Report suggests lead in drinking water at unsafe levels in most state public schools

TACOMA, Wash. – A startling new report about lead levels in school drinking water is getting the attention of parents, educators and lawmakers tonight.

The watchdog group Environment Washington analyzed data from water quality tests performed at schools across the state. The department of health tested more than 8,500 fixtures and found 60-percent had lead levels of at least one-parts-per-billion.

The report highlighted test results as high as 269-parts-per-billion at an elementary school in Auburn, and 200-parts per billion at a school in Spokane County.

To put that in perspective, for public drinking water the environmental protection agency recommends action be taken when lead levels reach 15-parts-per-billion.

The state passed funding for lead testing in public schools back in 2017 after two schools in the Tacoma School District showed alarming lead levels.

“I mean it’s no different than Flint,” said Tacoma schools mom Jennifer Klapech. “I mean, everybody needs safe water, don’t we?”

Klapech has a special needs student and she remembers the 2016 lead crisis that rocked the south sound district.

“If we’re calling emergencies for snow, I think we can call emergencies for drinking water and get the funding to get it taken care of,” she said.

“From our experience in 2016 we knew we had to put a better system in place,” said TPS spokesperson Dan Voelpel. “So, we did that.”

Nearly three years ago, the Tacoma Public School district made national headlines after unsafe levels of lead were found in multiple buildings across the city. District officials say they fired one employee for failing to test water and since then have revamped lead testing protocols. The district says it replaced more than 600 fixtures that tested above 15 parts per billion of lead to water since the 2016 scare. Today, the district says water quality testing happens more often now than ever.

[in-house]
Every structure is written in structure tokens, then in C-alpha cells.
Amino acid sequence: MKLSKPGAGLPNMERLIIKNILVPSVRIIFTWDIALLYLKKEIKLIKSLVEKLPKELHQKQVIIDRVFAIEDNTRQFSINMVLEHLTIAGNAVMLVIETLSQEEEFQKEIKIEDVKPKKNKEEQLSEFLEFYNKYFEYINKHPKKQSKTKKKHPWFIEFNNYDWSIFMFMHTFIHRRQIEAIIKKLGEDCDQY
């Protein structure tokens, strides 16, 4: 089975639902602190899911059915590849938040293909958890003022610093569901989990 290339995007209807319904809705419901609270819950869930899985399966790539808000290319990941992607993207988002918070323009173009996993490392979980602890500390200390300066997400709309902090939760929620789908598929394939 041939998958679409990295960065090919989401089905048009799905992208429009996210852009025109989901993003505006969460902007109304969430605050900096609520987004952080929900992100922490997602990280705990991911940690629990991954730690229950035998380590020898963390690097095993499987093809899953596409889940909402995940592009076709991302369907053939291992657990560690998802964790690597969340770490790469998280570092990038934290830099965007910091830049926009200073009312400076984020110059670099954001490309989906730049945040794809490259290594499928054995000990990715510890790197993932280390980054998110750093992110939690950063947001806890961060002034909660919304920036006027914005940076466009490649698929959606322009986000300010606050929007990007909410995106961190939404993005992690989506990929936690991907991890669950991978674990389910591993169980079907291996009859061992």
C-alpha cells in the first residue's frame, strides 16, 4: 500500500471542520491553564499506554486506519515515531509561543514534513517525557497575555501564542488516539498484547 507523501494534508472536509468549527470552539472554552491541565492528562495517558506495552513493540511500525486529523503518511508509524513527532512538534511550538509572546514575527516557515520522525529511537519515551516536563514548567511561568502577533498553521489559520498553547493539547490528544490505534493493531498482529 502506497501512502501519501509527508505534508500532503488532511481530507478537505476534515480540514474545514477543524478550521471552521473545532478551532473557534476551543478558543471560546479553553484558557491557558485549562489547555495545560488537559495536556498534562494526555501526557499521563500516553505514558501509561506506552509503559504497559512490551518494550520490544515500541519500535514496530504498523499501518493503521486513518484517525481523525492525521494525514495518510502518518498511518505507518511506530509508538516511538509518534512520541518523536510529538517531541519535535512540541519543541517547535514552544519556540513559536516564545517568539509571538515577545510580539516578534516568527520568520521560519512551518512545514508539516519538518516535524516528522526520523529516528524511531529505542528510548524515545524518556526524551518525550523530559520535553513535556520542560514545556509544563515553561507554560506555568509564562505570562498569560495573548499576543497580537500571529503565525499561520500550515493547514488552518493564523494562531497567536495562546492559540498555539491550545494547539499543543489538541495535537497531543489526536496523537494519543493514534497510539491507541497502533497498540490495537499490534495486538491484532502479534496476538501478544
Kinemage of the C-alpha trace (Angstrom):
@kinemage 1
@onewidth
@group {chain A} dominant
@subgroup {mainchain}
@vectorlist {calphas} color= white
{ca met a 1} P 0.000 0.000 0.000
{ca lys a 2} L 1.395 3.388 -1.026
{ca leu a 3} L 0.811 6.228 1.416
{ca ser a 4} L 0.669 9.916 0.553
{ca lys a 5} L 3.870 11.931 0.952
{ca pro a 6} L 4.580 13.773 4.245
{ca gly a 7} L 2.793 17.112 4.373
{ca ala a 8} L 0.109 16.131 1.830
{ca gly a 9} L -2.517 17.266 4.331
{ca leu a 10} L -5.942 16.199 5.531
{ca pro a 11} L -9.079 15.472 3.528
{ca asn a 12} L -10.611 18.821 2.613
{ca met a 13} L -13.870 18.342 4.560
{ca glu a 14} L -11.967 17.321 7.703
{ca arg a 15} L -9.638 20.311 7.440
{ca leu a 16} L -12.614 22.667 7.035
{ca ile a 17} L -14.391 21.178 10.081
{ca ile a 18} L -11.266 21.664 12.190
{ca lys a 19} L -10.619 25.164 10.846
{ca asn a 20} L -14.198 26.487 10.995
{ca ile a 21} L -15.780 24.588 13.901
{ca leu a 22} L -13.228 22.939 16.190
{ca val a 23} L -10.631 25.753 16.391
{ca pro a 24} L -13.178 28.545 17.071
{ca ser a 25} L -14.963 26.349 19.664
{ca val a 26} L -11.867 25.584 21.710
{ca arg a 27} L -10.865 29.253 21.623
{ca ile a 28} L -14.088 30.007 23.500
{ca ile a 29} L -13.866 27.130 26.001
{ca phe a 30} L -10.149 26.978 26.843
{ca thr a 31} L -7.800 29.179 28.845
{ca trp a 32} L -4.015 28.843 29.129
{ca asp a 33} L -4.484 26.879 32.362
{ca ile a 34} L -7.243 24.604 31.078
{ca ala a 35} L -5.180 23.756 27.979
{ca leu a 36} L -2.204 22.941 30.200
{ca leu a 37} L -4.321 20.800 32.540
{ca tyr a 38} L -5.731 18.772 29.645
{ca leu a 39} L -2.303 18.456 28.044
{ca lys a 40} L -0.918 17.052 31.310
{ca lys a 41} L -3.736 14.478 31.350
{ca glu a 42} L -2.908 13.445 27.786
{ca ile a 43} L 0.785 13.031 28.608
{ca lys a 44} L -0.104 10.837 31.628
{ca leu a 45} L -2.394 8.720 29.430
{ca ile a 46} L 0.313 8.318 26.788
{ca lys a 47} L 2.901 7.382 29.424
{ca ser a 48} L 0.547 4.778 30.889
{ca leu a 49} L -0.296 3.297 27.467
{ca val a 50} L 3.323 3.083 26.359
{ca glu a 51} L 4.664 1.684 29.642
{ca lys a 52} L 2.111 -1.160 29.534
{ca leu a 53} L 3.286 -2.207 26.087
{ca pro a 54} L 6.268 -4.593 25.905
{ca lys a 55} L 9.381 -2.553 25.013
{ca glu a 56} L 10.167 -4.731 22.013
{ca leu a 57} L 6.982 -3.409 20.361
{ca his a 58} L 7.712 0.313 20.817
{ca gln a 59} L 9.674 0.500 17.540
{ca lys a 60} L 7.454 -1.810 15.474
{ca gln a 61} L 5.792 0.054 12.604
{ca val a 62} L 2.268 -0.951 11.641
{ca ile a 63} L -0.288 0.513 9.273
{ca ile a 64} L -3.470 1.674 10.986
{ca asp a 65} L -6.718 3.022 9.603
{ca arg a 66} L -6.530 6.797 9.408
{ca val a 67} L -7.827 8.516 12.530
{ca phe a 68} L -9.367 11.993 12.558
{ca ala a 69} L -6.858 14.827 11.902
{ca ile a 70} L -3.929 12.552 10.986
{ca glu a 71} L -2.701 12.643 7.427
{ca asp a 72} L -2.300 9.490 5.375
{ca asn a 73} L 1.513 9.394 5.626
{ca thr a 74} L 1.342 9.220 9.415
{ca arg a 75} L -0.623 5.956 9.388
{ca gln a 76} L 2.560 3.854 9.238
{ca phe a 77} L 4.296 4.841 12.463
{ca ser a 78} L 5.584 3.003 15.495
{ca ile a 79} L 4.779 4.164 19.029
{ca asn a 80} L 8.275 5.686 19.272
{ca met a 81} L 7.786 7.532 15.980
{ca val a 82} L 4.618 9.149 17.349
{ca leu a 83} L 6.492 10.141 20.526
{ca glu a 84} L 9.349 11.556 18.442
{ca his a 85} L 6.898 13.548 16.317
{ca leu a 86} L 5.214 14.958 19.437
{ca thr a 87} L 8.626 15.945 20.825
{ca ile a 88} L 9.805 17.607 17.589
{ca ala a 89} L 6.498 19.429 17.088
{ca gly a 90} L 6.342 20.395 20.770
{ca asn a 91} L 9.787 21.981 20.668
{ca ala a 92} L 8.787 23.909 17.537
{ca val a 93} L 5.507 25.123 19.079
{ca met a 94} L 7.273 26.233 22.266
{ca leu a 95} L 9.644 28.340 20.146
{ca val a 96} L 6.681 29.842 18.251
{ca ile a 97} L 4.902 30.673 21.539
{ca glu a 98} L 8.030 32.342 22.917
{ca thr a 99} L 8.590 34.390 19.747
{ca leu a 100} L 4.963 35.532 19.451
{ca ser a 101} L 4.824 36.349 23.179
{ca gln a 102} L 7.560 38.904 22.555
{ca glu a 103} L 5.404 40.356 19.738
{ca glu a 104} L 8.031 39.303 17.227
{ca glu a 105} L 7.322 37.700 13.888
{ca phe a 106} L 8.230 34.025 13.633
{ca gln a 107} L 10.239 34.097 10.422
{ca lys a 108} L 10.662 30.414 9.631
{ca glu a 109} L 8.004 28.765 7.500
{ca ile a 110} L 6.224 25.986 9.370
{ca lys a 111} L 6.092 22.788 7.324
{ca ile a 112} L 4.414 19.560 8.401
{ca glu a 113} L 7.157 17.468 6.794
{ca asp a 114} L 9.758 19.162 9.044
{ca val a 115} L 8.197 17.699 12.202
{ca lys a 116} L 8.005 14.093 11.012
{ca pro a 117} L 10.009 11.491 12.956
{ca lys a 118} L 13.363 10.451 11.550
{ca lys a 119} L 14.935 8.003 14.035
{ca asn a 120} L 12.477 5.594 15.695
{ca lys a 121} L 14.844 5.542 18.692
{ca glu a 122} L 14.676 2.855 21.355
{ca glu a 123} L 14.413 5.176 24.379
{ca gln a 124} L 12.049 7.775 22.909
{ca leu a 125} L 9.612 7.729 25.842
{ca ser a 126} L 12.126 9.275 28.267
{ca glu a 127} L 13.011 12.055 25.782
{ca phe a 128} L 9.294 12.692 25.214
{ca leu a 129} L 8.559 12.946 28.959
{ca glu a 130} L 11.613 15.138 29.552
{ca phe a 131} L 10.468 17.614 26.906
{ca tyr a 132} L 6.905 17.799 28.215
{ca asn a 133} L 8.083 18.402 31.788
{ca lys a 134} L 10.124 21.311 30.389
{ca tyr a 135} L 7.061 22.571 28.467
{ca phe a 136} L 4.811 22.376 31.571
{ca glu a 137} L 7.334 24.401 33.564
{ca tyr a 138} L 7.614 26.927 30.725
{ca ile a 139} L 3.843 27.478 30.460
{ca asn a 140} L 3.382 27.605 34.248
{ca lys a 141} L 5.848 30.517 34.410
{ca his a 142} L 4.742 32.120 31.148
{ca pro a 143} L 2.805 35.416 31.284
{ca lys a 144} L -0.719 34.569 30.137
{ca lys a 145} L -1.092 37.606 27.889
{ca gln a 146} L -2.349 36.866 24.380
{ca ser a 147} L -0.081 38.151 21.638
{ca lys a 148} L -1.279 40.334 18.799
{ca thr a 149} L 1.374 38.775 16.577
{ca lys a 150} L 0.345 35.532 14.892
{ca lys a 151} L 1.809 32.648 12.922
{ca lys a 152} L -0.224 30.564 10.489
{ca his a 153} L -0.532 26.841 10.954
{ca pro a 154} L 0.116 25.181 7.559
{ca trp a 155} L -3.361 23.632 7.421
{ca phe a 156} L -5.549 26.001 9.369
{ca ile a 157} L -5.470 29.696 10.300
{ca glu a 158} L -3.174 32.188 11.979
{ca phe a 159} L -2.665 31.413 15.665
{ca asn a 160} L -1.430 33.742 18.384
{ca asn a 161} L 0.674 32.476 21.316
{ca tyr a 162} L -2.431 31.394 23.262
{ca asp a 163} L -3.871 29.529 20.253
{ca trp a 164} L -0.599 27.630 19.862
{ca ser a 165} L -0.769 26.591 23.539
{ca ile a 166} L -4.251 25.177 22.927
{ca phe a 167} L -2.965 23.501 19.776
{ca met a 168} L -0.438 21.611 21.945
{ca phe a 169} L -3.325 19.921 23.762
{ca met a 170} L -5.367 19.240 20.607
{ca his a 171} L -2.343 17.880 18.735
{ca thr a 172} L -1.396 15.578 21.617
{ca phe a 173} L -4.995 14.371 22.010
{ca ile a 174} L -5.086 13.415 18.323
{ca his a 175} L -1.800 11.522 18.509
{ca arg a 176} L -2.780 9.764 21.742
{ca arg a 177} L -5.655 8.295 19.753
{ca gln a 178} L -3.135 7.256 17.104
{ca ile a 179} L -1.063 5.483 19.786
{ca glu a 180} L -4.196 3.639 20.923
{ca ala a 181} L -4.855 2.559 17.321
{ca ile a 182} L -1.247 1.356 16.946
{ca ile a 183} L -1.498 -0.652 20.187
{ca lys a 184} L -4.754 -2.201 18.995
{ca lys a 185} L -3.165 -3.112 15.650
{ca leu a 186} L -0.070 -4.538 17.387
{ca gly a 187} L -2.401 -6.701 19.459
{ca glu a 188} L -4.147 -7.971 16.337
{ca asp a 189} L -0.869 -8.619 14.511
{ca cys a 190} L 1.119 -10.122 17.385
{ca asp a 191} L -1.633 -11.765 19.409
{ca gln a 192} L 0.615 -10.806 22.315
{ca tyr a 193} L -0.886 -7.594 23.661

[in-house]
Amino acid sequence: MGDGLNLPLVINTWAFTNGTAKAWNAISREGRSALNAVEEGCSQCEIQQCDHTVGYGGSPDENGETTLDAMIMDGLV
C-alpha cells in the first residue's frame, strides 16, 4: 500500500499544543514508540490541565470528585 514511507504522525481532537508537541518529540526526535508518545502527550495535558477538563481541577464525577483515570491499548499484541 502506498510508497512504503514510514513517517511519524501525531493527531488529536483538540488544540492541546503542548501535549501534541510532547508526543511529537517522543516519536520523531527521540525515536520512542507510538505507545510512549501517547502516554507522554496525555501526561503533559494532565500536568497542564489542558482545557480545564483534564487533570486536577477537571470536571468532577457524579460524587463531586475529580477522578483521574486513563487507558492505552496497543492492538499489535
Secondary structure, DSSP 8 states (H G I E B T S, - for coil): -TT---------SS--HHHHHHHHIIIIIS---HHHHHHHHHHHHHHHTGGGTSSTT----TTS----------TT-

“Every fixture in the district gets tested every three years,” said Voelpel.

“We’ve banned lead in paint and gasoline in 1970’s,” said Bruce Speight from Environment Washington. “We’ve known for decades this is a problem and so really there’s no level that’s safe for our kids.”

Speight says state health department records revealed more than 60 percent of taps across the state showed school water fixtures with lead at levels of one-parts-per-billion or more – a level the group says pediatricians warn is dangerous for kids.

“We have been so slow to act on lead in drinking water when for decades we’ve known this is dangerous for our kids and we’ve got it out in other common sources of lead exposure,” said Speight, “But we haven’t acted on drinking water.”

Speight says the state action level is set at 20-parts-per-billion, Tacoma Schools says it replaces fixtures and uses other mitigation techniques for water that tests at 15-parts-per-billion or more – Environment Washington believes the threshold for safe drinking water should be much lower.

“This is a pervasive problem in Washington,” said Speight. “We now have evidence suggesting that and it’s critical the state act to protect our kids from lead tainted infrastructure.”

According to Environment Washington, the Seattle School District has imposed its own action level of 10-parts-per-billion lead to water. Plus, in Washington D.C., public schools there have gone even lower and set its own action level standard at 5-parts-per-billion.

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